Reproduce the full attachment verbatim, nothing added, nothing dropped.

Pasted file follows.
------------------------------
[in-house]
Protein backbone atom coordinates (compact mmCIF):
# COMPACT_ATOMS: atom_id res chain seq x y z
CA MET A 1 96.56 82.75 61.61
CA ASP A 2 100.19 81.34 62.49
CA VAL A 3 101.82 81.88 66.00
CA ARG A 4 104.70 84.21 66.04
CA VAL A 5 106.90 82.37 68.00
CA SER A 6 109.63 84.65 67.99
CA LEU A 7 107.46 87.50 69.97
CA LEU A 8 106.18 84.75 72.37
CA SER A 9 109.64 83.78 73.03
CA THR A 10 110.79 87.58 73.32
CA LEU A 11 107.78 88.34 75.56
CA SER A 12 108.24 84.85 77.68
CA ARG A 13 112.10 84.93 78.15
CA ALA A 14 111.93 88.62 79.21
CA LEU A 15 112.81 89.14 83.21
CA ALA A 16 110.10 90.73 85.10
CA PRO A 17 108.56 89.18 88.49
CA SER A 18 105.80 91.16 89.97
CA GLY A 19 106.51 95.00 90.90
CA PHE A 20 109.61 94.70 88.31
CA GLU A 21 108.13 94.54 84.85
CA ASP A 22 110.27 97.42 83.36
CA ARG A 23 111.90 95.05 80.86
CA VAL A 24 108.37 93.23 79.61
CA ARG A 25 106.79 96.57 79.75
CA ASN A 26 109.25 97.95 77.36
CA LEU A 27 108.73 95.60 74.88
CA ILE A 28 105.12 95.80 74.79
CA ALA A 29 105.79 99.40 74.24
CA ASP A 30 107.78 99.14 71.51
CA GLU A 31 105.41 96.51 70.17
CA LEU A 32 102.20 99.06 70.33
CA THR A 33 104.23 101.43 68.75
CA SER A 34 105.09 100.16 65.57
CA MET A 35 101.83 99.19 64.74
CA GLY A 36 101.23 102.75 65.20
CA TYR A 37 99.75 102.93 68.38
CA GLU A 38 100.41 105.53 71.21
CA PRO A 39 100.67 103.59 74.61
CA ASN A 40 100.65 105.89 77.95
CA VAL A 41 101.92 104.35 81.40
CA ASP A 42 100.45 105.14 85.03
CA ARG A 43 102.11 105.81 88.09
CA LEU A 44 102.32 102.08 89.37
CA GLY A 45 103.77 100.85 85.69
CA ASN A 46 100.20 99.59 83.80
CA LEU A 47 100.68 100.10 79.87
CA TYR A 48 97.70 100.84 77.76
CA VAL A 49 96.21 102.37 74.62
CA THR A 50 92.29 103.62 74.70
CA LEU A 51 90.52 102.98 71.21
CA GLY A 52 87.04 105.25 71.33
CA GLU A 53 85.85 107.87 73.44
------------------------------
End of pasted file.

[in-house]
Protein backbone atom coordinates (compact mmCIF):
# COMPACT_ATOMS: atom_id res chain seq x y z
CA MET A 1 96.56 82.75 61.61
CA ASP A 2 100.19 81.34 62.49
CA VAL A 3 101.82 81.88 66.00
CA ARG A 4 104.70 84.21 66.04
CA VAL A 5 106.90 82.37 68.00
CA SER A 6 109.63 84.65 67.99
CA LEU A 7 107.46 87.50 69.97
CA LEU A 8 106.18 84.75 72.37
CA SER A 9 109.64 83.78 73.03
CA THR A 10 110.79 87.58 73.32
CA LEU A 11 107.78 88.34 75.56
CA SER A 12 108.24 84.85 77.68
CA ARG A 13 112.10 84.93 78.15
CA ALA A 14 111.93 88.62 79.21
CA LEU A 15 112.81 89.14 83.21
CA ALA A 16 110.10 90.73 85.10
CA PRO A 17 108.56 89.18 88.49
CA SER A 18 105.80 91.16 89.97
CA GLY A 19 106.51 95.00 90.90
CA PHE A 20 109.61 94.70 88.31
CA GLU A 21 108.13 94.54 84.85
CA ASP A 22 110.27 97.42 83.36
CA ARG A 23 111.90 95.05 80.86
CA VAL A 24 108.37 93.23 79.61
CA ARG A 25 106.79 96.57 79.75
CA ASN A 26 109.25 97.95 77.36
CA LEU A 27 108.73 95.60 74.88
CA ILE A 28 105.12 95.80 74.79
CA ALA A 29 105.79 99.40 74.24
CA ASP A 30 107.78 99.14 71.51
CA GLU A 31 105.41 96.51 70.17
CA LEU A 32 102.20 99.06 70.33
CA THR A 33 104.23 101.43 68.75
CA SER A 34 105.09 100.16 65.57
CA MET A 35 101.83 99.19 64.74
CA GLY A 36 101.23 102.75 65.20
CA TYR A 37 99.75 102.93 68.38
CA GLU A 38 100.41 105.53 71.21
CA PRO A 39 100.67 103.59 74.61
CA ASN A 40 100.65 105.89 77.95
CA VAL A 41 101.92 104.35 81.40
CA ASP A 42 100.45 105.14 85.03
CA ARG A 43 102.11 105.81 88.09
CA LEU A 44 102.32 102.08 89.37
CA GLY A 45 103.77 100.85 85.69
CA ASN A 46 100.20 99.59 83.80
CA LEU A 47 100.68 100.10 79.87
CA TYR A 48 97.70 100.84 77.76
CA VAL A 49 96.21 102.37 74.62
CA THR A 50 92.29 103.62 74.70
CA LEU A 51 90.52 102.98 71.21
CA GLY A 52 87.04 105.25 71.33
CA GLU A 53 85.85 107.87 73.44